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March on Washington, a Washington State Perspective

As a boy of 12 living in “whitebread” rural Oregon I was little aware of the significance of Wednesday, August 28, 1963. Today we celebrate the 50th anniversary of this significant moment in history most commonly know as the March on Washington.

4265614981_6e2e5b2da1_oNational Public Radio’s Kat Chow wrote: “The summer of 1963 was bursting with drama and would become a pivotal moment of the Civil Rights movement. It was the year that Alabama governor George Wallace tried to block — physically and politically — two black students, James Hood and Vivian Malone Jones, from enrolling in the University of Alabama; the year Medgar Evers was shot and killed in his own driveway; and the same year that brought together more than 200,000 protesters for the March on Washington for better jobs and equal treatment.” Kat is leading a team who are replicating the events of 50 years ago in their @TodayIn1963 Twitter  site, http://www.npr.org/blogs/codeswitch/2013/06/12/190680446/-todayin1963-captures-moments-from-a-historic-summer

Over 50 years ago Martin Luther King stood on the steps of the Lincoln Memorial and gave his “I have a dream speech.” Thirty-six years after the speech ignited the nation, Congress issued as a supplement to a report Commemorating the “I Have a Dream” speech at the Lincoln Memorial : report (to accompany H.R. 2879) (including cost estimate of the Congressional Budget Office). The report is in our federal publications collection in both print and microfiche formats. (Because these will have to be retrieved for your use, please call ahead.)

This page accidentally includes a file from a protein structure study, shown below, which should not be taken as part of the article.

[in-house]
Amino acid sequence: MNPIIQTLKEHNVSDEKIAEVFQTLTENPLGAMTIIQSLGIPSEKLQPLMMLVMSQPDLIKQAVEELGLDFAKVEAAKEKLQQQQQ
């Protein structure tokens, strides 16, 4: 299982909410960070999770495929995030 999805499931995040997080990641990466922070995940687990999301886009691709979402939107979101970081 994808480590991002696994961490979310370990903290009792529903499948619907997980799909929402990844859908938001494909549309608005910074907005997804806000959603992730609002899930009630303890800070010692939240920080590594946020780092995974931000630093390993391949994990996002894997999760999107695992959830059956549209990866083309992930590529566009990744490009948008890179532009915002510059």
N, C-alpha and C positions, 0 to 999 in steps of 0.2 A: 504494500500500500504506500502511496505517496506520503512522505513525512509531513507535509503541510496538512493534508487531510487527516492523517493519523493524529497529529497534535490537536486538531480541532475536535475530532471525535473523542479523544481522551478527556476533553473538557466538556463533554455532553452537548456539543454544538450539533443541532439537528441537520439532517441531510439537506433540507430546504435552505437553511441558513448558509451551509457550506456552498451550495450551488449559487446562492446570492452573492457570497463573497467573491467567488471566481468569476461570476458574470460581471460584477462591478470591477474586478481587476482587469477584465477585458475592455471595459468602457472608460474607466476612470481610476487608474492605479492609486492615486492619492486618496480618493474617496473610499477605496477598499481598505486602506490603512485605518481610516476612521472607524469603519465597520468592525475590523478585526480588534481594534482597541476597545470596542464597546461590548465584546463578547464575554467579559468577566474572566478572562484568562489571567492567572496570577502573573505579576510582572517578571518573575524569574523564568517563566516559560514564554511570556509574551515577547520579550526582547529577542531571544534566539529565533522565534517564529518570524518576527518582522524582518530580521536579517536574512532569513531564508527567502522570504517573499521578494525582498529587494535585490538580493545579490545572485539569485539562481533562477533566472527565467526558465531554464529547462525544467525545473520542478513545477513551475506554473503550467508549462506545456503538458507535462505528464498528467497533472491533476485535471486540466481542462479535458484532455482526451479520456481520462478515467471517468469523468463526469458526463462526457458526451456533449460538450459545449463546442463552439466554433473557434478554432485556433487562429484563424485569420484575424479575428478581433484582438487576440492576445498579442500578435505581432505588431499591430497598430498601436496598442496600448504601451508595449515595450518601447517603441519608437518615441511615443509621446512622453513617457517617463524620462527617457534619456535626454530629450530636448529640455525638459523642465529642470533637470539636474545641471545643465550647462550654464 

The story is told from a Pacific Northwest perspective in The Facts the “official voice of the N.W. Black community.” The Facts is one of the many Washington State newspaper titles in our extensive Washington Newspaper Collection. Our issues run from 1962-1979 and are on microfilm. The August 30, 1963 paper (front page) reported:

“Seattle residents of all races joined together Wednesday in a Freedom March from 14th & Pike to the Federal Court House. Like the march on Washington, it was orderly and filled with religious tone.

Local leaders spoke to the crowd gathered on the Court House steps. One by one they spoke from the top of the steps with the background reading UNITED STATES COURT HOUSE.”

Father Lynch; Charles Johnson, Seattle NAACP President; State Representative Sam Smith; and Father Anton are shown in photographs. A short story with the headline, “Mixed Crowd Demonstrates for Equality: Negroes, Whites, Join in effort to Bring End to Discrimination” tells the story of the Washington march. “Packed elbow to elbow around the memorial, they heard their leaders call for Congress to pass laws to end all manner of racial discrimination and enable the unemployed to find dignified work with decent wages.”

The same issue’s editorial ends: “True, life has not been fair, but the statement of the unfairness is merely a shaky crutch upon which to support an empty argument. The Negro standing at a new starting mark in the history of his race will fail himself if he looks behind. He must look ahead to a life struggle in which he can now and at last compete on equal terms.”

The following week, September 6,The Facts carried an editorial, “Rights March Just a Start, Negroes Reminded” and speculated on the effect of the Washington march to speed up civil rights. “The top question in race relations today is whether the successful massive civil rights demonstration will speed establishment of an integrated society in America.”


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One Response to “March on Washington, a Washington State Perspective”

  1. Toni Schumacher Says:

    Is the fear of people who are different than ‘us’ a valid reason for discrimination…ever? With more than 50 years of struggling for equality within a white, heterosexual, male-dominated society (many of whom believe religion rules), can we expect to live long enough to see true equality? For people of color, for people with varying gender identities, for women who must support their families, and for those who have different religious beliefs, while progress is a sign of change, the fear of those who are ‘different’ will likely continue to be a barrier to the true integration of all in our society. Question: how do we motivate people who discriminate against others to accept all Americans as equals?